18-year-old Maimuna Jawo was born in the Gambia. She went to Brazil, where she became a refugee in 2016 to live with her mother in Rio de Janeiro. Despite the Portuguese language barrier, Maimuna worked, studied, and even launched a small clothing brand. Thirteen universities in the United States and Canada have approved the request of the young, ambitious woman to further her dreams with the support of her mother. But Maimuna chose to study biotechnology at the University of Alberta in Canada.
Moving to Brazil
Mariama Bah, 34, is Maimuna’s mother. She endured hardship and suffering in her native Gambia, the country where she was born.
Mariama was forced to marry a man at the age of 13 and dropped out of school because of various difficulties coming along with the marriage. In 2014 she managed to escape and took refuge in Brazil.
Aware that her daughter would have the same fate through the culture in the society and community she left in The Gambia, Mariama brought Maimuna to Brazil.
Maimuna arrived in Brazil without being able to say anything in Portuguese. Still, she obtained a scholarship at the Bilingual Schools Ladies of Mercy (OLM) in the south of Rio.
“The adaptation was difficult. I didn’t learn Portuguese, and the school was a long way from where I lived. I’d wake up every day between 4:00 and 4:30 in the morning to be at school at 7:00. It wasn’t an easy experience, but I see it was very worthy,” said the young woman.
Approval at international universities
Despite so much difficulty, Maimuna did not give up, and today she celebrates her approval in 13 universities abroad. She dreams of studying biotechnology to help improve people’s lives.
“I’m from a family of farmers. Although there is fertile land in the Gambia, many foods are imported, such as fruits and vegetables. I believe that this situation contributes to the persistence of hunger and malnutrition in my country. With biotechnology, I want to learn how to increase food productivity, help diminish or change the lives of many people,” he says.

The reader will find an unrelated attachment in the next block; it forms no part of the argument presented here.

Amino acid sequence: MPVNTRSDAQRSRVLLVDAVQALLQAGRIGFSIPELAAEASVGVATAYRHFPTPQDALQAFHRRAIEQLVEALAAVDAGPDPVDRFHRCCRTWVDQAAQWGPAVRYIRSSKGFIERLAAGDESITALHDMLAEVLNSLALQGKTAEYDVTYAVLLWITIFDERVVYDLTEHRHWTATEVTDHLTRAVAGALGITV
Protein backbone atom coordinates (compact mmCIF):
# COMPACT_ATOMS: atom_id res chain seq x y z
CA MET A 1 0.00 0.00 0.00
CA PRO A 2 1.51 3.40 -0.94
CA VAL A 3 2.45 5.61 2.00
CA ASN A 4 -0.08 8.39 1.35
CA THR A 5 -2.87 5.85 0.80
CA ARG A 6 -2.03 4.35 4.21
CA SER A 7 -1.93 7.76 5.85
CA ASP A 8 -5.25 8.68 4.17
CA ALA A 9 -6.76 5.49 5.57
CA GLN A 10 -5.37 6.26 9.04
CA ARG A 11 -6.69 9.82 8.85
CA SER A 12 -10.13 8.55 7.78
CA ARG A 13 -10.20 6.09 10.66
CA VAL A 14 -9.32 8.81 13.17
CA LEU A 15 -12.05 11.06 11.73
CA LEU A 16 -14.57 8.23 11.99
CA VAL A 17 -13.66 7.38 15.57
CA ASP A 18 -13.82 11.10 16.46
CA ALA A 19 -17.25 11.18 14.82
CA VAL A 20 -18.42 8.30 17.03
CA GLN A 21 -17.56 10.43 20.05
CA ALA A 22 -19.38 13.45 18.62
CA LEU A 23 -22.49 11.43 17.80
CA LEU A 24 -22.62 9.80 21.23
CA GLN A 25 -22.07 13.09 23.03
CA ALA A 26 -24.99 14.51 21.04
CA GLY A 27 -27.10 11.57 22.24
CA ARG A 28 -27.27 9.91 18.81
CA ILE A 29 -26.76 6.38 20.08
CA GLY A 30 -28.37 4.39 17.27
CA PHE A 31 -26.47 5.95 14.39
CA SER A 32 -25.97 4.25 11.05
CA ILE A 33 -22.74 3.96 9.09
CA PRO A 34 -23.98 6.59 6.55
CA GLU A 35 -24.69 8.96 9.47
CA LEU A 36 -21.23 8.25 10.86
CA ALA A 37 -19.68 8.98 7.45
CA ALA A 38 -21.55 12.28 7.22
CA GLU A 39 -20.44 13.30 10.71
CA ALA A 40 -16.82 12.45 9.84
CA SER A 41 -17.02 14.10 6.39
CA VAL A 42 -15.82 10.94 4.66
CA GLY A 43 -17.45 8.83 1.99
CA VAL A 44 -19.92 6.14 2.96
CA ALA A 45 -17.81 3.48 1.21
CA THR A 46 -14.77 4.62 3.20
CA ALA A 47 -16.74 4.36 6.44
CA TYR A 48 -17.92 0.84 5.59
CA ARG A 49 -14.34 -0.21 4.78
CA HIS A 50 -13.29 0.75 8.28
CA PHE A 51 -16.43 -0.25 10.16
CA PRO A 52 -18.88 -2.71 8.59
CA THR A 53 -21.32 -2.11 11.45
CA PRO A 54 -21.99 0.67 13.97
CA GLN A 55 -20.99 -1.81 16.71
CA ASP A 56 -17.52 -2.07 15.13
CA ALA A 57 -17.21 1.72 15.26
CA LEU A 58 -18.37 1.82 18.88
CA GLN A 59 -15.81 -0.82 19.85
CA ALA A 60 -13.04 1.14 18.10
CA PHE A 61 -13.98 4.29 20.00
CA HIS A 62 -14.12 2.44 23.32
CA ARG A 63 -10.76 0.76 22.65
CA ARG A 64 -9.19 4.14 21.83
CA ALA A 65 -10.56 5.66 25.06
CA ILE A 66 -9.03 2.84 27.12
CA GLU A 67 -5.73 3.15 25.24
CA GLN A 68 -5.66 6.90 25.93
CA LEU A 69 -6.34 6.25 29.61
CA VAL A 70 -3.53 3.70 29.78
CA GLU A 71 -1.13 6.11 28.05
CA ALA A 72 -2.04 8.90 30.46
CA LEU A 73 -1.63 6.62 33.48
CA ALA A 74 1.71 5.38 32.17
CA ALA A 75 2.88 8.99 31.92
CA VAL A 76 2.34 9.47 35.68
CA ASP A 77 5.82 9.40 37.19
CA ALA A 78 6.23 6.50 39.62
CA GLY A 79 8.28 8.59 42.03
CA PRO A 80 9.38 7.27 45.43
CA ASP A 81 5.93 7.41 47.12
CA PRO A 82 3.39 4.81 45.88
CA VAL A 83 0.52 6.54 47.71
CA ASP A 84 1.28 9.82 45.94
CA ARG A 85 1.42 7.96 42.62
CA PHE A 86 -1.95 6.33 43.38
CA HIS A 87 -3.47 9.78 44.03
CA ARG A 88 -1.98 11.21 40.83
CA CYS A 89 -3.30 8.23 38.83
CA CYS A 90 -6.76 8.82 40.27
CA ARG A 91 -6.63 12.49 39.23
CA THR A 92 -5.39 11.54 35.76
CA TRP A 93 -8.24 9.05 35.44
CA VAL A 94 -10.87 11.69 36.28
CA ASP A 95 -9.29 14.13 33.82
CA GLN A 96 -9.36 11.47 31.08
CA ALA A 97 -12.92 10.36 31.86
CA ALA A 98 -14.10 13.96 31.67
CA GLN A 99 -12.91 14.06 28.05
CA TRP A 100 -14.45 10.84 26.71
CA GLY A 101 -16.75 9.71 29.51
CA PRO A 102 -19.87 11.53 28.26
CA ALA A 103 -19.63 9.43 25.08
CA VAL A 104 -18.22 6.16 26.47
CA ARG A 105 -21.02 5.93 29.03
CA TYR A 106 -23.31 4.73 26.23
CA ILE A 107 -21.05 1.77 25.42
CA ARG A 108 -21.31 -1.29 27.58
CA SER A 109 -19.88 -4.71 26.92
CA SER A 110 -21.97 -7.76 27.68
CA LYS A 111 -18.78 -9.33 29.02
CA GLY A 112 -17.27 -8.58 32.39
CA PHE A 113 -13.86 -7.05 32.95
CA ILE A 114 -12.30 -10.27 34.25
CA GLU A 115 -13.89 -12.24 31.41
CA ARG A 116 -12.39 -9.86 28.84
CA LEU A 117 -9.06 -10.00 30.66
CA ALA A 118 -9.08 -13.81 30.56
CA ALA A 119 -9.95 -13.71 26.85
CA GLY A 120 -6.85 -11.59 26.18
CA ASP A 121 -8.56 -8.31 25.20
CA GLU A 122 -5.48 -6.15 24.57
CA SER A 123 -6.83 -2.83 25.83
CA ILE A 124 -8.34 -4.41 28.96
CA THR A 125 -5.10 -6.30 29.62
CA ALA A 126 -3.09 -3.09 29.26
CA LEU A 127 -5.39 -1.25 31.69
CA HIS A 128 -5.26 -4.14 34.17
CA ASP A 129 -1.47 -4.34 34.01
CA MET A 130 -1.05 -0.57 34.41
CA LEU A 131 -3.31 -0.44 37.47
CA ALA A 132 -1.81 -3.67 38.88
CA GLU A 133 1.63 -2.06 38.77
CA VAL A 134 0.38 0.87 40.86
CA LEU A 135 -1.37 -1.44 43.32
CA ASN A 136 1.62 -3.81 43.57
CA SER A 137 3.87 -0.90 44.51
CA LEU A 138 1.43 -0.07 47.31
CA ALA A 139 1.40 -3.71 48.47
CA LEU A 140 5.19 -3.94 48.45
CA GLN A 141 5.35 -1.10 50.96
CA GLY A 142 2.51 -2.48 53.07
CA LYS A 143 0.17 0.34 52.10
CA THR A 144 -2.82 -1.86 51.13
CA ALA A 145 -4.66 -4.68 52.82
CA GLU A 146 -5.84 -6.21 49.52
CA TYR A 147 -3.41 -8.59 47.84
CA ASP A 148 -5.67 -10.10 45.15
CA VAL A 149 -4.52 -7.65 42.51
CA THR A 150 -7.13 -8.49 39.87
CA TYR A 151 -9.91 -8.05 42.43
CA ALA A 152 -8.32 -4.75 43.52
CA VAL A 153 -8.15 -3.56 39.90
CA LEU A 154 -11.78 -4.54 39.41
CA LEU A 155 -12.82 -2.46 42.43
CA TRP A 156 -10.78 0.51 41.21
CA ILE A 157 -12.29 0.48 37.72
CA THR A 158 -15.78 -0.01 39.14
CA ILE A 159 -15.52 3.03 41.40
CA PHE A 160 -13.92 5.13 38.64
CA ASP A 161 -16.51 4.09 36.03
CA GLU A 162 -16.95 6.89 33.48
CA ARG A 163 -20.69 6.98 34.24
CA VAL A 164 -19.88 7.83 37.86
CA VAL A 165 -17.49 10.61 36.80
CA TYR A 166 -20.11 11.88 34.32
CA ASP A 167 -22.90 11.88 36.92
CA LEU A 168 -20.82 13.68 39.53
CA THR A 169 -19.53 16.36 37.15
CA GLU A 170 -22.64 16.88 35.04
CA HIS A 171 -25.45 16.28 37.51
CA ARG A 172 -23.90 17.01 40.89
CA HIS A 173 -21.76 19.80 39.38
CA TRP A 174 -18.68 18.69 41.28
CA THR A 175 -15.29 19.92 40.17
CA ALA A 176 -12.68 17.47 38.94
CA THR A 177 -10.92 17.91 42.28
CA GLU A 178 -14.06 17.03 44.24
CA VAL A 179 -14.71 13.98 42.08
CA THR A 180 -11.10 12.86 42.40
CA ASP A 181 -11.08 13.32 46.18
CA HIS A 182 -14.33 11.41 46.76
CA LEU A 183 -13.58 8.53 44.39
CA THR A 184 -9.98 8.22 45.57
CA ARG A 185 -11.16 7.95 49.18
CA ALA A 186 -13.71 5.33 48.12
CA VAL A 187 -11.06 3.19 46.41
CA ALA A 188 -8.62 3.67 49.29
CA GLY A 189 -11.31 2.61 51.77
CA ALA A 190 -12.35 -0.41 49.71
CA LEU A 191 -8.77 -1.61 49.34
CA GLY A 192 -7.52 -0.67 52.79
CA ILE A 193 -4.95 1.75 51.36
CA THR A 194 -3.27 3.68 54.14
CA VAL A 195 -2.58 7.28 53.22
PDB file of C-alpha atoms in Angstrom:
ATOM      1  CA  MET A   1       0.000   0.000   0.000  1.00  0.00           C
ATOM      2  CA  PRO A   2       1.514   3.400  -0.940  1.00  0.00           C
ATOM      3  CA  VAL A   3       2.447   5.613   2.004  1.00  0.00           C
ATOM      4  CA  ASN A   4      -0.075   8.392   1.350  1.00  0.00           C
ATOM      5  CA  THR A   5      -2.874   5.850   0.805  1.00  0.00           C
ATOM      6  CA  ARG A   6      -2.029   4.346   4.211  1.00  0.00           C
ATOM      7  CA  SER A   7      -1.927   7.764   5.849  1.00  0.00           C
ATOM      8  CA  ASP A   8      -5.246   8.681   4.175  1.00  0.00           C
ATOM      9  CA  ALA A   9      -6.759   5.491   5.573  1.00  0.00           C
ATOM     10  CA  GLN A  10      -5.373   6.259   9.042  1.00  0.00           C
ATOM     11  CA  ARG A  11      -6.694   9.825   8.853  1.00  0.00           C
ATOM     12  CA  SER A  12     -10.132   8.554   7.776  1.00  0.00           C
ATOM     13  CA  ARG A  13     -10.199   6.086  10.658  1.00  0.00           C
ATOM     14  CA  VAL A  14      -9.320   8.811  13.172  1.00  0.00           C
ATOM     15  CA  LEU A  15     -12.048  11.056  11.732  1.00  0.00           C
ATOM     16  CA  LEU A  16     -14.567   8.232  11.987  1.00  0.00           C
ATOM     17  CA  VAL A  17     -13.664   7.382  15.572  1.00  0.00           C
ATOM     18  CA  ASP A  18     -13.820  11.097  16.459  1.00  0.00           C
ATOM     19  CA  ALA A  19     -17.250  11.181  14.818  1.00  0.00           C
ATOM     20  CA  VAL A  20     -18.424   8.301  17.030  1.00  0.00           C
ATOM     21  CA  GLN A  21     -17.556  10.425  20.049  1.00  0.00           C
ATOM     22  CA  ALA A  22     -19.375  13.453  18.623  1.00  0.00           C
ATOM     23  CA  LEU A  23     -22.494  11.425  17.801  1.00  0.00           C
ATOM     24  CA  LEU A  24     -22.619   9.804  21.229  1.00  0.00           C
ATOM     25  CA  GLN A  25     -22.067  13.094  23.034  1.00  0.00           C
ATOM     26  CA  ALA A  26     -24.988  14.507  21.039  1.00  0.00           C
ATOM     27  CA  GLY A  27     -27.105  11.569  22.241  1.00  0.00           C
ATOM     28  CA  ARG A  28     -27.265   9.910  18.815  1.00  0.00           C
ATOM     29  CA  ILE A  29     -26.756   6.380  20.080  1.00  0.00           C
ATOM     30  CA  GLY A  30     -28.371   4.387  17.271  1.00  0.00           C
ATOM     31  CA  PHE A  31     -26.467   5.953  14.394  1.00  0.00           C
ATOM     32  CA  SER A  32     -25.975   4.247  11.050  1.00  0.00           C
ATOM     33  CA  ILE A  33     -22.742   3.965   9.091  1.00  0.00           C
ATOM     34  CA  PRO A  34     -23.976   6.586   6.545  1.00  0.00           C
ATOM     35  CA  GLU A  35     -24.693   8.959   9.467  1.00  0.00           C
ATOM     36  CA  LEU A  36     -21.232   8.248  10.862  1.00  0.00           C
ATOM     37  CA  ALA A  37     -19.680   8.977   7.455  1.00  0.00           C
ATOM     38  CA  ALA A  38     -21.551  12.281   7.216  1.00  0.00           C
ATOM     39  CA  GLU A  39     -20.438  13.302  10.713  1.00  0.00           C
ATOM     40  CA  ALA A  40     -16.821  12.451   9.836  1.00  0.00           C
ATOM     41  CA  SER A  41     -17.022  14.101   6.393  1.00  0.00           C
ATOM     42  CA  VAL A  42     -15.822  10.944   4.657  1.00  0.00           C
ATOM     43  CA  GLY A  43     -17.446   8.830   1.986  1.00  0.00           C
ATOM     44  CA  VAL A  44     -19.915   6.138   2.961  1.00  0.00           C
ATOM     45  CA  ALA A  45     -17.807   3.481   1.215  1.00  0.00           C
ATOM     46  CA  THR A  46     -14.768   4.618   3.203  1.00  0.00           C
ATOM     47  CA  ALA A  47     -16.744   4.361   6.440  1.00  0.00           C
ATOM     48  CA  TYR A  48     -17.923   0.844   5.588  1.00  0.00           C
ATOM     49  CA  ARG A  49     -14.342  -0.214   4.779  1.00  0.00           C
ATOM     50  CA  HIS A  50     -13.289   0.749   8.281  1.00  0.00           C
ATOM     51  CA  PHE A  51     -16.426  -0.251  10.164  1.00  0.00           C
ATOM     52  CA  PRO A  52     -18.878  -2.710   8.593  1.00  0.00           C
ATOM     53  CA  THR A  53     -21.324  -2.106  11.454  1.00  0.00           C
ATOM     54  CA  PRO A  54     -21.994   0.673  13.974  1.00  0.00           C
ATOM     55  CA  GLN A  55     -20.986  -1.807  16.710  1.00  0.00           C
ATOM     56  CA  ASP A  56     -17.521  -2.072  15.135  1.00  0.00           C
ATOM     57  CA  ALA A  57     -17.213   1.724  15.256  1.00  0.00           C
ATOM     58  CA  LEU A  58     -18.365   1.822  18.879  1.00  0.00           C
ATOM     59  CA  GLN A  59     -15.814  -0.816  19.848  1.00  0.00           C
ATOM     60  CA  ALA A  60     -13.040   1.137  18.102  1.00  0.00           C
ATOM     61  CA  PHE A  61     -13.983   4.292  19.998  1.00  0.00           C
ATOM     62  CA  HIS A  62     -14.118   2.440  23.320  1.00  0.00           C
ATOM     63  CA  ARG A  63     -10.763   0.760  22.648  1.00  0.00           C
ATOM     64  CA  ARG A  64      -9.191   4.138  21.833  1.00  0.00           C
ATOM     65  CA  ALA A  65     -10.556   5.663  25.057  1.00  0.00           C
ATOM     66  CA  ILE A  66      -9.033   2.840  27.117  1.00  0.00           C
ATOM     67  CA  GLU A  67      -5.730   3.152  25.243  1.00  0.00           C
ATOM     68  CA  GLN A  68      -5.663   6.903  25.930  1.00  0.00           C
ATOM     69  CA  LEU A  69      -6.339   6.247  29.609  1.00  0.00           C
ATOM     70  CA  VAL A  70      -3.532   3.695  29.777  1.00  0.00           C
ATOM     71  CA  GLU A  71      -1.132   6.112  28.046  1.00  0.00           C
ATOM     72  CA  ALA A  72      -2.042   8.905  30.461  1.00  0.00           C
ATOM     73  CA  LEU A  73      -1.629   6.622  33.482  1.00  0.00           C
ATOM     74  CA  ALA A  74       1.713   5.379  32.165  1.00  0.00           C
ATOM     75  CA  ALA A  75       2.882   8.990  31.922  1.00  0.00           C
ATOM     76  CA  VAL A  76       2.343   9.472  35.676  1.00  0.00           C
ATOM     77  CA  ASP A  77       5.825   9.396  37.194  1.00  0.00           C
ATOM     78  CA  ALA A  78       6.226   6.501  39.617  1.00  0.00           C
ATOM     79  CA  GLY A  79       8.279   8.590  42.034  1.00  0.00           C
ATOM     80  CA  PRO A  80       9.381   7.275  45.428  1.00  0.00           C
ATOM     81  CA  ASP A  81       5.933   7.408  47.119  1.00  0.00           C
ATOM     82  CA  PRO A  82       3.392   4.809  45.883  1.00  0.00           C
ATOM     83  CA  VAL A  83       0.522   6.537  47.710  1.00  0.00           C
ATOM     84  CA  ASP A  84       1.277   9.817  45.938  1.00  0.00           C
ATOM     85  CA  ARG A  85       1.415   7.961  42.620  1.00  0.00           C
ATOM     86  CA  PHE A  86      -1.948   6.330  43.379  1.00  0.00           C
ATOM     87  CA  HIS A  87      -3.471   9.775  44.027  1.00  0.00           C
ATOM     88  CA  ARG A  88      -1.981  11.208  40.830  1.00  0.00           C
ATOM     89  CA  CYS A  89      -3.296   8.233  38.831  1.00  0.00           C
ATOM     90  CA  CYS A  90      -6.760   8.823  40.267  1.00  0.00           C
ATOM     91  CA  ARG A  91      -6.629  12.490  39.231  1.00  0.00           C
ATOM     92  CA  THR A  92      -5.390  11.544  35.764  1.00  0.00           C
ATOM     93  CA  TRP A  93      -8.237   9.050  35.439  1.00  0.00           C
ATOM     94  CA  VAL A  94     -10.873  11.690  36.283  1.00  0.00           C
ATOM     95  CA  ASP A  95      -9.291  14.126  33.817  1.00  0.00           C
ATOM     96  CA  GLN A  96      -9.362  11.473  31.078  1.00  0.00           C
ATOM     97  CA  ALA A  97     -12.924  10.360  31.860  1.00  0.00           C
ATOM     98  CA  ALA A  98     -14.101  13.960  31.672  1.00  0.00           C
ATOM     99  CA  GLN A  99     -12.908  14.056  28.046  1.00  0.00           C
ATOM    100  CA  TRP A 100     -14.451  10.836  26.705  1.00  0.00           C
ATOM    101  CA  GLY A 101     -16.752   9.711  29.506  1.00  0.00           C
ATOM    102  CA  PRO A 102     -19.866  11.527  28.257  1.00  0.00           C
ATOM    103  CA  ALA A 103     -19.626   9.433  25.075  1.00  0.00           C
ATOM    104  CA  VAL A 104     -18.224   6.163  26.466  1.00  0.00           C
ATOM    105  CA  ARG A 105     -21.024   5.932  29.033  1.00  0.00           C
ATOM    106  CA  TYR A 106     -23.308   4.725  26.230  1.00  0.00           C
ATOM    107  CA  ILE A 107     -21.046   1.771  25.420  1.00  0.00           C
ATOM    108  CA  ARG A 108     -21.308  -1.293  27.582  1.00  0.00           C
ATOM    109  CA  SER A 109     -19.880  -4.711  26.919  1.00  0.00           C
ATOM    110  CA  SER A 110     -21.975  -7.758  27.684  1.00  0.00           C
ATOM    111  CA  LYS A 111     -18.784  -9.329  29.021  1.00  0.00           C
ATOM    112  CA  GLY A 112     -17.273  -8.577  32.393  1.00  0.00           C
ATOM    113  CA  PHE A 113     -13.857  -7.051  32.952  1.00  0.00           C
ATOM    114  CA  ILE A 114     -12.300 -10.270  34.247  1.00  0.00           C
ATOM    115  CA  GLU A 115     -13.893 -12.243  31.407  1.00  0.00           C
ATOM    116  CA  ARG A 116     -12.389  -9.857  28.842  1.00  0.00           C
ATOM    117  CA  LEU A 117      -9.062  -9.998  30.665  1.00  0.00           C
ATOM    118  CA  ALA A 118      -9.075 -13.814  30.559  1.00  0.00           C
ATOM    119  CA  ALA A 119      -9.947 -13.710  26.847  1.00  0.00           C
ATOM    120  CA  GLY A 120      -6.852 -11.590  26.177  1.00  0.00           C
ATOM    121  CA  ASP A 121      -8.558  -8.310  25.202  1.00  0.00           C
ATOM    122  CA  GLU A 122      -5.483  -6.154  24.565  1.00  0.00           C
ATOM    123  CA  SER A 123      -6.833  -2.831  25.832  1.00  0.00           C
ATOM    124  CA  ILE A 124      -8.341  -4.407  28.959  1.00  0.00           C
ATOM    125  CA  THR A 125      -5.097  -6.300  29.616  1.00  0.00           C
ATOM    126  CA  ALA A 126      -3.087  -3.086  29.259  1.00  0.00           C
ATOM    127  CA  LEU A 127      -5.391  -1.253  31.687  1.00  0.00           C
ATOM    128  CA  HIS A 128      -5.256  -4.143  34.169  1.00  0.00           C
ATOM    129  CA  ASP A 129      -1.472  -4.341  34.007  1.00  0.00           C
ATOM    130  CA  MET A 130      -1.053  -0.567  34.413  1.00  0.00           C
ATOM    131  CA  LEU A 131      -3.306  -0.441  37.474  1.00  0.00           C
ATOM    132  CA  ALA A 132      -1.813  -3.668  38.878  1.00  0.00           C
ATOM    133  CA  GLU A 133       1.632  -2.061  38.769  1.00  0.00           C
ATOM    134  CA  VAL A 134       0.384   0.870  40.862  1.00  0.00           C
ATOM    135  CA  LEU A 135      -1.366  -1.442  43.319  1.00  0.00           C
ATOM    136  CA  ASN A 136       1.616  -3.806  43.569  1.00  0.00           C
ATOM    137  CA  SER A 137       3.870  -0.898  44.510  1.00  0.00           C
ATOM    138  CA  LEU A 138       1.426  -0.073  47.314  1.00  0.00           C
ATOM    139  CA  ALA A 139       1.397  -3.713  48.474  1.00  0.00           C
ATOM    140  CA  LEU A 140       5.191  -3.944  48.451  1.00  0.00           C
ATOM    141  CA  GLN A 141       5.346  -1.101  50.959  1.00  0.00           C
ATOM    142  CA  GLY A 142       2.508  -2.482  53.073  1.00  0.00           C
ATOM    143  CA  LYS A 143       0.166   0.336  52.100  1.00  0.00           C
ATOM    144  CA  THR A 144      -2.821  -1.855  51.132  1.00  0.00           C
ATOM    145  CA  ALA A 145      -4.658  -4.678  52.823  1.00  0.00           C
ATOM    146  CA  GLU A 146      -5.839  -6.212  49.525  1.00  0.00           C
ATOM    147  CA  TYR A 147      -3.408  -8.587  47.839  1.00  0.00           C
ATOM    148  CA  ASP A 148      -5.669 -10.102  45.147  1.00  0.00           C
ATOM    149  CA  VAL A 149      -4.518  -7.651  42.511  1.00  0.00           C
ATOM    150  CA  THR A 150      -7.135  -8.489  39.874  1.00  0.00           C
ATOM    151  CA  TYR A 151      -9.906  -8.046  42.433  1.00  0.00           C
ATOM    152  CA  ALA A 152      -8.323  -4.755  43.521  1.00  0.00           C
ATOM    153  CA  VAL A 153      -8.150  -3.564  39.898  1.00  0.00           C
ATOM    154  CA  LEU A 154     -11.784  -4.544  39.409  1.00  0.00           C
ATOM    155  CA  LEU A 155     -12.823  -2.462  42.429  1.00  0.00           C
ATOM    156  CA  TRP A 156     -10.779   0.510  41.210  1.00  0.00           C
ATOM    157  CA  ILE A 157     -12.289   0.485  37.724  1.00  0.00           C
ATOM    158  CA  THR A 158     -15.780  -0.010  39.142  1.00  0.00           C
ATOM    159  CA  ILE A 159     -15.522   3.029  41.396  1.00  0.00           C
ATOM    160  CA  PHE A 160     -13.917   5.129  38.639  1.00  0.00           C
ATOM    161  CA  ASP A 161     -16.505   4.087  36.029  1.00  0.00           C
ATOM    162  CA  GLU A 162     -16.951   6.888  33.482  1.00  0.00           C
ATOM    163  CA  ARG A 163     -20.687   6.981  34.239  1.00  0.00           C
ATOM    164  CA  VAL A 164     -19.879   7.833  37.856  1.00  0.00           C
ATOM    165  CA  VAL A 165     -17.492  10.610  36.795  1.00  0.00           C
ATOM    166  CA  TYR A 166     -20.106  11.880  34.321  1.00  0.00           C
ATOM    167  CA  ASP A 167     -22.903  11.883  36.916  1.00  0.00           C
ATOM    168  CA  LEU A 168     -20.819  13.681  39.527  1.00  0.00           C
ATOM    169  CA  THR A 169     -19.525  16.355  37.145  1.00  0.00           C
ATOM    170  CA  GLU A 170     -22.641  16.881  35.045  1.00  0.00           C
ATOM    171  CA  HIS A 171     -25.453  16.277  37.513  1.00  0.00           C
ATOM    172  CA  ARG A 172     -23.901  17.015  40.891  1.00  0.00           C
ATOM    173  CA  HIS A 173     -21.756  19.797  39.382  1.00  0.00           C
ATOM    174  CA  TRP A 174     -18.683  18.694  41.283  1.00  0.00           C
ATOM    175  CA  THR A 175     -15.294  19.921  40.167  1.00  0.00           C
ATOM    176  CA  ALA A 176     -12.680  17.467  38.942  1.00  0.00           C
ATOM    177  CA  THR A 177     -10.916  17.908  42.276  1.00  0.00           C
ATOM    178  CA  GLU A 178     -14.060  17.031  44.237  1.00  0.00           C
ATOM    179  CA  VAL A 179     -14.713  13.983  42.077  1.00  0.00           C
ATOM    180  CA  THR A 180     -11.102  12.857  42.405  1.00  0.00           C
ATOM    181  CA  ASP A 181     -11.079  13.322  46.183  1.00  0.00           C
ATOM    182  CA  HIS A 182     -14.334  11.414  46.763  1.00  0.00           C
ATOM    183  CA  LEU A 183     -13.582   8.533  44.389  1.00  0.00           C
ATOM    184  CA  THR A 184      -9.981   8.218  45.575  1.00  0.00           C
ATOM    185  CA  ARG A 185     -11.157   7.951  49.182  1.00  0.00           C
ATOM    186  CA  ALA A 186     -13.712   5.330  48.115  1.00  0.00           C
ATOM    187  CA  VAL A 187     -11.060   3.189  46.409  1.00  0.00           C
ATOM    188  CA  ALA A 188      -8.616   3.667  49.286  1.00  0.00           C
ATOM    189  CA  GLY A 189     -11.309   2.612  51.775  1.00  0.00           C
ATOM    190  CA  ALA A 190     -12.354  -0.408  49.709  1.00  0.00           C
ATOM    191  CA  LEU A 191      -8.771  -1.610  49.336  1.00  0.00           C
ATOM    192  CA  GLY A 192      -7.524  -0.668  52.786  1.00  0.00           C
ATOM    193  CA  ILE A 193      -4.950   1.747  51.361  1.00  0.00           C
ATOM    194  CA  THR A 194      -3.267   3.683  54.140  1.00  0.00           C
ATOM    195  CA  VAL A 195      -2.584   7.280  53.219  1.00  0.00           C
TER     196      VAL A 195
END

Fighting for education
With the excellent news of approval, Mariama and Maimuna seek to gather all possible resources for the young woman’s trip to Canada. So, in addition to the clothes sales of the brand Maimuna created, the two women seek sponsorship to pay the R$ 160,000 ($ 29675.25) needed for the program.
Confident to pursue her ambition, Maimuna says her mother is the greatest supporter of her dreams. “My mother is everything in this story. She did everything for me, and it’s the key point,” the young girl said.
As her daughter pursues her biotech university course, her mother Mariama says she would go for a new course on international relations, locked up for lack of resources. She, however, said that as soon as her daughter Maimuna begins studying, she will resume her studies.
“That’s why I left my country to study. This has always been my dream,” Mariama said.
After her daughter is in university, Mariama intends to pursue a political and academic career, fighting for education, the rights of immigrants and refugees, and against racism. “I feel like I’m one of the richest people to be Maimuna’s mother,” she said.